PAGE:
Situation in Egypt Risky for Telecoms and ISPs



Chad Lyne
03/22/2011

On January 27th amid rising unrest in Egypt, officials from President Hosni Mubarak’s government contacted telecom and Internet service providers throughout the country and ordered them to shut down public service. In an unprecedented move, a country of 80 million people was plunged into a digital darkness.

While the lack of phone service and Internet access posed a communications challenge for the country’s citizens, the government’s actions reverberated throughout the international business community, and in particular the call center industry.

As Peter Ryan, analyst at market research firm Datamonitor wrote in a recent brief on the Egypt situation, "Many in the outsourcing community are pondering the demise of what appeared to be the next big thing location-wise in offshore services delivery…the largest question remains whether this once-waking outsourcing giant can recover."

How Quickly Things Change

Egypt is home to nearly 6,000 outsourced contact center agents, according to recent market research from Datamonitor. In the past few years, the country has marketed itself as the next big hub for offshore outsourcing, and only three months ago, the nation’s information technology minister announced plans to grow the size of the Egyptian BPO industry ten-fold by 2020. Companies like IBM, HP, Yahoo, and Vodafone have expanded call center operations in Cairo, while multinational outsourcers have also set up shop in the country in the past 12-18 months.

During the opening of one of these large outsourced service centers last year, a government agency was cited in saying, "As a recognized top outsourcing destination, businesses are attracted to Egypt because of its central location and its economic and political stability." Just ten months after this statement was made, the entire Egyptian BPO sector is on the verge of collapse, leaving the clients that offshored work there wondering how things could go so wrong, so fast.

Save Now, Pay Later

When it comes to offshore outsourcing, many executives make the mistake of evaluating a location or delivery model solely on the basis of cost. In Egypt’s case, corporations saw a large, untapped labor market and an educated bilingual workforce that could be accessed on the cheap. With average call center wages that Datamonitor estimates at $3.50 per hour and total outsourced costs of approximately $15 per hour, many companies did the simple math and concluded "it costs less to send the work to Egypt than to keep it in the United States."

What didn’t factor into the financial spreadsheets and the cost/benefit analysis were the intangible or qualitative aspects of doing business offshore. How do you account for a country being ranked 98th in Transparency’s Corruption Perceptions Index or 64th for overall country risk? How do you budget for the risk that internet and phone service may be interrupted nationwide? The reality is that whether the offshore price is $15 per hour or $1 per hour, leaving your customers with no one on the end of the line will cost your business much more.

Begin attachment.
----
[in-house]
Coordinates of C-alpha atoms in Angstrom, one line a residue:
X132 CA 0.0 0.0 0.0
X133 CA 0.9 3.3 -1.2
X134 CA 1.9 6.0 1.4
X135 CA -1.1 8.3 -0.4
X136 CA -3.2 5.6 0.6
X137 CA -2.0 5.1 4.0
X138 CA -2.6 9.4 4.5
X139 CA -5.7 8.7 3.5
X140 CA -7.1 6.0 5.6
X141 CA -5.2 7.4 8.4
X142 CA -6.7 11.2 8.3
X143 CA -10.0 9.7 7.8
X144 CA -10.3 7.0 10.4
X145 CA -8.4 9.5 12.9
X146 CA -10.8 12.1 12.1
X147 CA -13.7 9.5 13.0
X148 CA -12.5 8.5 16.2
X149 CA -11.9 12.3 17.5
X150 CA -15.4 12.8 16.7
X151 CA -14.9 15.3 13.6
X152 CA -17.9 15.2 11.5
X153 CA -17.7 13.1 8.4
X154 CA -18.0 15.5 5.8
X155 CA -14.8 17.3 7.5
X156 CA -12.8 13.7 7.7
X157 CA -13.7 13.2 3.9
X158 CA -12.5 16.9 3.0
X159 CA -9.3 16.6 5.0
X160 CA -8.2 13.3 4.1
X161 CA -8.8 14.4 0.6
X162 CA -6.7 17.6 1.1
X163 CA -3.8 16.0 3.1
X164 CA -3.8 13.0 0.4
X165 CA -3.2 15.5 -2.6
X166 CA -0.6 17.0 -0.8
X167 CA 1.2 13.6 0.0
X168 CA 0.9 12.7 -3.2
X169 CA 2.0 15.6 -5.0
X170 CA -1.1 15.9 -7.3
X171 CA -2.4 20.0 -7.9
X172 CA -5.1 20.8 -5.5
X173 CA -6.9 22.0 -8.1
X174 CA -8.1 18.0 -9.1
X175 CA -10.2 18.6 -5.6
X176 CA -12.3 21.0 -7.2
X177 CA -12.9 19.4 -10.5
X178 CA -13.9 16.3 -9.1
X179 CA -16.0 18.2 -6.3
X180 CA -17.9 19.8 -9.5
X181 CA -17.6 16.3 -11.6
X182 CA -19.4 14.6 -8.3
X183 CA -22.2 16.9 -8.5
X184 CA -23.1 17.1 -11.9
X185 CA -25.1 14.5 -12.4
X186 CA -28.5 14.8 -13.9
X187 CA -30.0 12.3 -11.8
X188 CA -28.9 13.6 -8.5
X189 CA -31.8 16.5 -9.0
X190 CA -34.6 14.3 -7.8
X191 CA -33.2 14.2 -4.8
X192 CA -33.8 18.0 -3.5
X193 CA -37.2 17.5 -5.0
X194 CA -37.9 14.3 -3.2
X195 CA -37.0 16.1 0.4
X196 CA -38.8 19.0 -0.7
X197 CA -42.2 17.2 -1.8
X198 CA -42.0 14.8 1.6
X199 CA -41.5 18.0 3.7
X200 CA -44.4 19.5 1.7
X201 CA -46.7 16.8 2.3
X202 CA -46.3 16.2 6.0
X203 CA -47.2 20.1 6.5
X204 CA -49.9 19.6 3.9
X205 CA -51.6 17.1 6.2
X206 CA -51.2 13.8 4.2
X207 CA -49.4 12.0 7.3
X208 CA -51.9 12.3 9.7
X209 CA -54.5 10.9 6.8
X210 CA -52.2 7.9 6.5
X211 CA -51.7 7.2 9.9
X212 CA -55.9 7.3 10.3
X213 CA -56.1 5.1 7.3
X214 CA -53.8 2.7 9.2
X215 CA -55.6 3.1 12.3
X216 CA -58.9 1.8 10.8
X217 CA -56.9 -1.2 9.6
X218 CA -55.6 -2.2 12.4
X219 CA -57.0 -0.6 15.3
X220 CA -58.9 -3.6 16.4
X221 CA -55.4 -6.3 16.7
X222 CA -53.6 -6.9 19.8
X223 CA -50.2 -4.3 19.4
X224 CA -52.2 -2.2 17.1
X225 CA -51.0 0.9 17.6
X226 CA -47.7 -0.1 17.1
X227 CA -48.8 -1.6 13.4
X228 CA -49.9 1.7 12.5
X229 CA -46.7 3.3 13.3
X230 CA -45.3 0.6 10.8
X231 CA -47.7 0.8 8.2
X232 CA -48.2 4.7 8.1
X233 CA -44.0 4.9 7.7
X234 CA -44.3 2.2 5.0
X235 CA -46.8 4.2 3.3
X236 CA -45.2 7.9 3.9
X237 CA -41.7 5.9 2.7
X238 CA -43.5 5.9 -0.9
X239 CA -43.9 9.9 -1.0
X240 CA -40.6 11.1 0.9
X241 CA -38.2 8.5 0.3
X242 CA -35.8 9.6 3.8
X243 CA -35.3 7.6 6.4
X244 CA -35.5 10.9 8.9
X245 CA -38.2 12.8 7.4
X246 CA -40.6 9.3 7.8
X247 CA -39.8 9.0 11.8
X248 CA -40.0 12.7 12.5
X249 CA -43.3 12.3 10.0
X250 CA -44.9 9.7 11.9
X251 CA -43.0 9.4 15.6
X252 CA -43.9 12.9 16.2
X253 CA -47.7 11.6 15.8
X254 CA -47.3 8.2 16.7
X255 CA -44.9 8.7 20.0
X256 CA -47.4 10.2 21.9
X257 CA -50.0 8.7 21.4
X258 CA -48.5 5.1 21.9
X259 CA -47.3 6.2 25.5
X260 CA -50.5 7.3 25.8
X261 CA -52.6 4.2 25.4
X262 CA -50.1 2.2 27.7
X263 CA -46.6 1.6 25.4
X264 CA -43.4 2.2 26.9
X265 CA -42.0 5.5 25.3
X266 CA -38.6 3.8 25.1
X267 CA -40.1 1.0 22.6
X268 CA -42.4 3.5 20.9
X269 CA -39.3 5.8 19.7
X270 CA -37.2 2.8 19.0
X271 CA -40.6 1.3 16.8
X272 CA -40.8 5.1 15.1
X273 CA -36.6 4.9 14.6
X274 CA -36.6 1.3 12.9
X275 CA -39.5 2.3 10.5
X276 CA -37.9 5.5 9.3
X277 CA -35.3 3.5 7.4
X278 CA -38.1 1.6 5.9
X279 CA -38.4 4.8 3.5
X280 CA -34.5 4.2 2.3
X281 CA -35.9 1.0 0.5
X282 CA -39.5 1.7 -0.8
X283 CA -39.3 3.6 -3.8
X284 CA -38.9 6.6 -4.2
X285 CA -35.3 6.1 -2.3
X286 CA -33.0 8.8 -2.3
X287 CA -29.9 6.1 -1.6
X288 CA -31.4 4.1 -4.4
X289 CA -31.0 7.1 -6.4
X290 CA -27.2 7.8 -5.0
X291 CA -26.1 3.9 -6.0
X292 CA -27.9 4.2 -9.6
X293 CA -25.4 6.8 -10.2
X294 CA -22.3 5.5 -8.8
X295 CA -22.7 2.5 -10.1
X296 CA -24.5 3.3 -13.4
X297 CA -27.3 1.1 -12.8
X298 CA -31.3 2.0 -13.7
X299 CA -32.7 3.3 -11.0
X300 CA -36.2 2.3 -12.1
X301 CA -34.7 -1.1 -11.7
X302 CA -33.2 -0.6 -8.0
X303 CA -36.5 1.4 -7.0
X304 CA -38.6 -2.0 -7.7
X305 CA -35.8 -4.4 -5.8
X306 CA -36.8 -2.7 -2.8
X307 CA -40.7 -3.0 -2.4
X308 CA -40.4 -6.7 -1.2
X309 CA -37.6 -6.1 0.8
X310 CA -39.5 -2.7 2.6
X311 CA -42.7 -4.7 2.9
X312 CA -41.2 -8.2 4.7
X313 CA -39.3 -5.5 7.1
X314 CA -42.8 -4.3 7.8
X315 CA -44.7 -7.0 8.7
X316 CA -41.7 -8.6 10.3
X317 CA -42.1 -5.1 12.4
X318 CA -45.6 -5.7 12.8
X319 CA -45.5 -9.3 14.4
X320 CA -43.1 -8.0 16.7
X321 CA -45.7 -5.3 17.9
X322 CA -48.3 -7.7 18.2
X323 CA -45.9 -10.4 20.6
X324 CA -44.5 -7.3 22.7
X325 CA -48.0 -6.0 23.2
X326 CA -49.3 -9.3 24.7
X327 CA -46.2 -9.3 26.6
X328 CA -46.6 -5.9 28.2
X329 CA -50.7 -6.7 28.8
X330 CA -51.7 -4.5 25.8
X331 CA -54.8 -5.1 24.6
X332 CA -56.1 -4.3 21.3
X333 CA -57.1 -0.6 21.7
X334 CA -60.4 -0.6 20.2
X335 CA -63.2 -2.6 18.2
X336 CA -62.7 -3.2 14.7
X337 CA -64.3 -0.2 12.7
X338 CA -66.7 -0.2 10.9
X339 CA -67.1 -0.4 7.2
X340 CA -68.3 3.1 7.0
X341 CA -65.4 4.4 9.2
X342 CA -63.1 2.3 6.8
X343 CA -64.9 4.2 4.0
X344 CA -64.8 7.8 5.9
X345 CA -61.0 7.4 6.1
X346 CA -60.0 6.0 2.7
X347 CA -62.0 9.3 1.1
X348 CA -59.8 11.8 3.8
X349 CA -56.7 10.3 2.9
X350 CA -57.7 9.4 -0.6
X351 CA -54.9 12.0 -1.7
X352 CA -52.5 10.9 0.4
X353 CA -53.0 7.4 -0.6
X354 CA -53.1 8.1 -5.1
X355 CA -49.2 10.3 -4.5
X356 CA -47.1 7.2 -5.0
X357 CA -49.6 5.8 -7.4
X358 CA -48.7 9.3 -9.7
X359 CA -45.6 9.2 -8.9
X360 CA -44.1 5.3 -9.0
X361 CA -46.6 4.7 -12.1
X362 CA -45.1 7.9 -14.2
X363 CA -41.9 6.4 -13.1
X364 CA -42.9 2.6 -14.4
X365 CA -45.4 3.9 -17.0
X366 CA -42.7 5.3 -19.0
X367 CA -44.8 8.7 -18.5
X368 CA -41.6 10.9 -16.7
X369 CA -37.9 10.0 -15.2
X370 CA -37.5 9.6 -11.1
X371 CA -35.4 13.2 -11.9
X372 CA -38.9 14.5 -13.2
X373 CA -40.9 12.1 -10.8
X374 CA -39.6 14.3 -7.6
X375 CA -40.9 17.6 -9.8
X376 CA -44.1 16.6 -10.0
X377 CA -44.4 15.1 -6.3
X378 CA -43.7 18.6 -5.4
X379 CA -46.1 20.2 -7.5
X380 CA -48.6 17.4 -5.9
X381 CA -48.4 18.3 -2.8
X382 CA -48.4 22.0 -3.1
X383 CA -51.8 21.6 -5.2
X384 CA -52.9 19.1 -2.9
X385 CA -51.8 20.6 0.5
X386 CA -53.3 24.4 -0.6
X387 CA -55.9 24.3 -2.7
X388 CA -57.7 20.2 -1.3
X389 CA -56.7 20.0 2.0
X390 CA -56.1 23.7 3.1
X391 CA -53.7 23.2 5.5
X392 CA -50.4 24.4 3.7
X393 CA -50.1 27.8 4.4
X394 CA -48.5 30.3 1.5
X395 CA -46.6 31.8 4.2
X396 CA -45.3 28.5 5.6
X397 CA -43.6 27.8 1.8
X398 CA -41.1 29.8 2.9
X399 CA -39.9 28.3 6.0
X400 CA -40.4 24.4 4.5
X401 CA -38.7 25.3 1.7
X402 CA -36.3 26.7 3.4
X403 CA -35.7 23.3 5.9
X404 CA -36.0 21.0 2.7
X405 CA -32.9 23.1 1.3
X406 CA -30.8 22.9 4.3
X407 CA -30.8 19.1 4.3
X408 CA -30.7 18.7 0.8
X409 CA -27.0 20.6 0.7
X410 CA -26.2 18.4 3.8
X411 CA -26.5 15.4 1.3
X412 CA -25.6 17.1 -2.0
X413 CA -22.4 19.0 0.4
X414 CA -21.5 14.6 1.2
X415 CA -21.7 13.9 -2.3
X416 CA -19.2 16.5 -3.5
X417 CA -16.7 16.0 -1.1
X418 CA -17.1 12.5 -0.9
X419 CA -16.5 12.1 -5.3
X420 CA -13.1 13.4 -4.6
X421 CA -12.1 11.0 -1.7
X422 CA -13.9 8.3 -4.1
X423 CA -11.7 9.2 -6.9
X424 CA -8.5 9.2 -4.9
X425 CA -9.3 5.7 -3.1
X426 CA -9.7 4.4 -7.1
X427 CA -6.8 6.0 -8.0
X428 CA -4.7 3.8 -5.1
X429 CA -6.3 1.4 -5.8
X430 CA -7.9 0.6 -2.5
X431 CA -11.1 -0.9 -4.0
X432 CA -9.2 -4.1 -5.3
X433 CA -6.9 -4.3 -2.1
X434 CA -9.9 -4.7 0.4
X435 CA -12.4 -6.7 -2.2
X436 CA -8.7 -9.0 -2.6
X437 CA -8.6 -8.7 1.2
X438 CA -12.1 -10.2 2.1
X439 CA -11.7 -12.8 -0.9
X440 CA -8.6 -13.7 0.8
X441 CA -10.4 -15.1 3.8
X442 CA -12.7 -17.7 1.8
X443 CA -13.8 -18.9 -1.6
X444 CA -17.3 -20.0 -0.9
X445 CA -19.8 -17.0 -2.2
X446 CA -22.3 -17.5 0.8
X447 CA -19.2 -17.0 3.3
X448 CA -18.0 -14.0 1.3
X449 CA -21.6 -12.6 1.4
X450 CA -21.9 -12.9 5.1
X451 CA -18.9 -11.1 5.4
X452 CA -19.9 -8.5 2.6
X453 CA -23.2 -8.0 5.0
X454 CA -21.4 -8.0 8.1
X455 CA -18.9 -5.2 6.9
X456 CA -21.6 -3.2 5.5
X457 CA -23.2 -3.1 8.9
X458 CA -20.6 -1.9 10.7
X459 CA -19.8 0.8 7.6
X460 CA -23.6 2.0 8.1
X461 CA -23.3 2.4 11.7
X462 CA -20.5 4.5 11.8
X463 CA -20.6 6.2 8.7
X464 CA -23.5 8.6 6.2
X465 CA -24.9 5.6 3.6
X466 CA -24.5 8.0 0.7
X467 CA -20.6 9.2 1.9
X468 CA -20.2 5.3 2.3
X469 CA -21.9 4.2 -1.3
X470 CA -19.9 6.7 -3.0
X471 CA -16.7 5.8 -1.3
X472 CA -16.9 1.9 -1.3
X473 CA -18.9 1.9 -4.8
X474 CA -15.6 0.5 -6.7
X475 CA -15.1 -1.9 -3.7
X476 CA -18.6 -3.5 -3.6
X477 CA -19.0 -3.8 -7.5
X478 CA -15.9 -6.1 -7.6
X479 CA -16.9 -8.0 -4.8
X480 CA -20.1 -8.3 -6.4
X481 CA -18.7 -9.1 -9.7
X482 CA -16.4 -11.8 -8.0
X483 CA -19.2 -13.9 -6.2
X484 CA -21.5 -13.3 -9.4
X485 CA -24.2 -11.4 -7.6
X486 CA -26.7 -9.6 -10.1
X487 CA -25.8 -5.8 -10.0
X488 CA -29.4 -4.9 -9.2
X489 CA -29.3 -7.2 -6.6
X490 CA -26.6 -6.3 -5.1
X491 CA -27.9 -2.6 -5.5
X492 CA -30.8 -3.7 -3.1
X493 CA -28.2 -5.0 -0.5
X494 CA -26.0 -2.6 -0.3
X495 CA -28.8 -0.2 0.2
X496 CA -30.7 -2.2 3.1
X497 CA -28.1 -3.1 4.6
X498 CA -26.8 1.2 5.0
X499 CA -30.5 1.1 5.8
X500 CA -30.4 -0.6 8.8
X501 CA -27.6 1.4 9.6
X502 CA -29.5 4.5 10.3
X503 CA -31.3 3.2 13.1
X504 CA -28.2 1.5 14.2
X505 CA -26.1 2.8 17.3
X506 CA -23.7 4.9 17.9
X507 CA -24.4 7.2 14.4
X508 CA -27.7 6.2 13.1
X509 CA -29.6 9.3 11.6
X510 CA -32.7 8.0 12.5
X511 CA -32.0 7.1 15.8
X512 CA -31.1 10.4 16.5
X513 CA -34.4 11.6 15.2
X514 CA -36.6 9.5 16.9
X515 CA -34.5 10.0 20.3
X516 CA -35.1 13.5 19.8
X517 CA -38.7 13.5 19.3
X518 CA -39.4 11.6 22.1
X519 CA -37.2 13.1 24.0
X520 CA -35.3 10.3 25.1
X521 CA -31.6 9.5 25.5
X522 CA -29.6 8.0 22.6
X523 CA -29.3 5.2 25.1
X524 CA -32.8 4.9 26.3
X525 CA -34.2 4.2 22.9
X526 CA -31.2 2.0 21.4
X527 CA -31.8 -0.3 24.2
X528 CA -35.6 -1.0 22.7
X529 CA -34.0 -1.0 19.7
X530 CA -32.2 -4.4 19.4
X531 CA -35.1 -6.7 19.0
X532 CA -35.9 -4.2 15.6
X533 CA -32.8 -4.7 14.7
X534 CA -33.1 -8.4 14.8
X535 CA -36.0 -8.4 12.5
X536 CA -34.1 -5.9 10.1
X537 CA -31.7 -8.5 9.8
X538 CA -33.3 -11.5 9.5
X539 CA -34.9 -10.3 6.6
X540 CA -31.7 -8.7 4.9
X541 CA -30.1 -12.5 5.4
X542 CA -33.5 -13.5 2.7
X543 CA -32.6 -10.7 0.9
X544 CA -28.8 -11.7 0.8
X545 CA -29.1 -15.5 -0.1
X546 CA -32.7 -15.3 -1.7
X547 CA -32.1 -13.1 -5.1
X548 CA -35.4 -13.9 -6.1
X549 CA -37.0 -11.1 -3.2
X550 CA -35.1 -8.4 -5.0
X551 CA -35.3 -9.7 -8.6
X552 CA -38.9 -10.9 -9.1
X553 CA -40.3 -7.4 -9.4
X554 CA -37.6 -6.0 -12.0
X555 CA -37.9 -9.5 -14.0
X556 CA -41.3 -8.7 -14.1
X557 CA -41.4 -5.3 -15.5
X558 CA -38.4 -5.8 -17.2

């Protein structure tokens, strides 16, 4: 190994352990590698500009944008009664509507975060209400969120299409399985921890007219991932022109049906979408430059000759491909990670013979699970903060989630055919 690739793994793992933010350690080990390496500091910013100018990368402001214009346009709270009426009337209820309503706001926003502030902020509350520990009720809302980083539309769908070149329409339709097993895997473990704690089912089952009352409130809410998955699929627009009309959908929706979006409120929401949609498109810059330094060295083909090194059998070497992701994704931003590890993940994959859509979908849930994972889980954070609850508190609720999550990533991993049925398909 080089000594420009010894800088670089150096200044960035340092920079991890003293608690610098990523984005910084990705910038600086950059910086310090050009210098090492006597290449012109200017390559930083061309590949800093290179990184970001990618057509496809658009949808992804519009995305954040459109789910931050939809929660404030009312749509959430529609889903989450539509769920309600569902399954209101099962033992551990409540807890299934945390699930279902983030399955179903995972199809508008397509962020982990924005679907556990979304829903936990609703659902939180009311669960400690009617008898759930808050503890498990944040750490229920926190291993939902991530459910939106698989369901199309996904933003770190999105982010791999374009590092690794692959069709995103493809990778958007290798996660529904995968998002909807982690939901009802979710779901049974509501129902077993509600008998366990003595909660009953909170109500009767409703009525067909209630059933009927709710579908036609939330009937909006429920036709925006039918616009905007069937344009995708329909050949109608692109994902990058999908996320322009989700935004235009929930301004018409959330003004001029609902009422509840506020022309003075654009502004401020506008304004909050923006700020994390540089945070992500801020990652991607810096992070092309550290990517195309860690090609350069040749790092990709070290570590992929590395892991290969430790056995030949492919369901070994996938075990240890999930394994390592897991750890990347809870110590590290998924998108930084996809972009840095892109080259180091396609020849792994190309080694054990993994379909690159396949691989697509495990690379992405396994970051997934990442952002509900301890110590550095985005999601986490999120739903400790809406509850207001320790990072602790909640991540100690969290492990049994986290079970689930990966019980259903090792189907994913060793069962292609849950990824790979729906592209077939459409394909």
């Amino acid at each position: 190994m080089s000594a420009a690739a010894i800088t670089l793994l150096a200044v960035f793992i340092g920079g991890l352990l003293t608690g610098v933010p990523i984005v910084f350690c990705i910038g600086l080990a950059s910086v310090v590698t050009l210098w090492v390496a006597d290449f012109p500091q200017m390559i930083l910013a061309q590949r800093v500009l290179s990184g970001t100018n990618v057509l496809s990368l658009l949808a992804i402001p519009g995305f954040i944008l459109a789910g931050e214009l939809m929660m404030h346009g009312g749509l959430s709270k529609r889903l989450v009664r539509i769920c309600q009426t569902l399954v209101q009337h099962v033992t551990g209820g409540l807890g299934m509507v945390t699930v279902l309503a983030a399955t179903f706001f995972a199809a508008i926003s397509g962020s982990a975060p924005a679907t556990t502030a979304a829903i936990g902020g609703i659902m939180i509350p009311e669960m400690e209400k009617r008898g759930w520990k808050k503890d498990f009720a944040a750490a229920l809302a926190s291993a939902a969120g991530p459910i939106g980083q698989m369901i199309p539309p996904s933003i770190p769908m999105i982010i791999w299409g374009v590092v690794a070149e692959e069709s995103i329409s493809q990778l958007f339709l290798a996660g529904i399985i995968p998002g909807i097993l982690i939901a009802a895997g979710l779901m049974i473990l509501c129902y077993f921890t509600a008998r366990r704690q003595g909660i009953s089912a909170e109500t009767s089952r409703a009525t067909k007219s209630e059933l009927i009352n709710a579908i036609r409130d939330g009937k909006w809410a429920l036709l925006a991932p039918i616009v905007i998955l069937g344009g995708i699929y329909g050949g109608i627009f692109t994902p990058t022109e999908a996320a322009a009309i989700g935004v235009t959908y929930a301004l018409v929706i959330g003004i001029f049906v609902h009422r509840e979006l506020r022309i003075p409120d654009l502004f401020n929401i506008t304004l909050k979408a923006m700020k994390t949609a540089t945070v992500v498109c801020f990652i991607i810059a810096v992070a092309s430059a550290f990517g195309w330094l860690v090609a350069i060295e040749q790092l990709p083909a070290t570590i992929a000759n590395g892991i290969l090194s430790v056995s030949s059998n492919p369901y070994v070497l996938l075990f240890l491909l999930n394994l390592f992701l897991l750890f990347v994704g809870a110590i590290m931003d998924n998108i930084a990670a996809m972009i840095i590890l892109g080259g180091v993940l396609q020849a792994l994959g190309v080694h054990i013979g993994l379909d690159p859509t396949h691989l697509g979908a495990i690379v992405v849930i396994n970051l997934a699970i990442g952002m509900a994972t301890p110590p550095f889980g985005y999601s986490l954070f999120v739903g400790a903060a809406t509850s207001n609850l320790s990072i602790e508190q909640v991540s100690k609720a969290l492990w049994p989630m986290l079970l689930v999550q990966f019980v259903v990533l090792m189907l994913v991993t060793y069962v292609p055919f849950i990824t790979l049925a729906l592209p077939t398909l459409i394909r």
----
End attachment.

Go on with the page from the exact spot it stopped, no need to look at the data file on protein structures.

It’s Not Just Egypt

Many people in the outsourcing community were shocked that recent call center investments in Egypt could be wiped out literally overnight. However, it is a story that has been often repeated in other offshore locations, and the risks are not just economic or political. In the past decade, Latin America has been plagued by drug violence and instability, India has been rocked by bombings, the Philippines has been deluged by typhoons, Caribbean centers have been impacted by hurricanes, Mexico has been hit with avian flu pandemics, and Asian locations have been crippled with the SARS outbreak. Regardless of where an offshore site is located, history shows that unforeseen risks and perils can rapidly negate any labor arbitrage savings.

Offshore Locations

Country Risk Score (100 – Low Risk, 0 – High Risk)

Corruption Index Score (10 – Low Corruption, 1 – High Corruption)

Other risks (natural disasters, violence, instability)

Brazil

69.57

3.7

Mexico

68.56

3.1

X

South Africa

68.18

4.5

X

Colombia

63.97

3.5

X

India

62.80

3.3

X

Philippines

60.11

2.4

X

Morocco

58.61

3.4

X

Egypt

57.44

3.1

X

Tunisia

54.22

4.3

X

Argentina

47.77

2.9

X

Guatemala

38.04

3.2

X

Jamaica

34.06

3.3

X

Dominican Republic

29.93

3.0

X

Sources: Transparency International, Euromoney

As the shutdown of the call center sector in Egypt shows, offshore expansion can be an extremely risky proposition. A 2010 Frost & Sullivan research survey indicated that 40% of companies would never migrate their call center work offshore, while nearly half of respondents viewed at-home as a viable replacement for offshore. These figures are sure to rise following the Egypt flare-up, and in the end, both companies and their callers will benefit.

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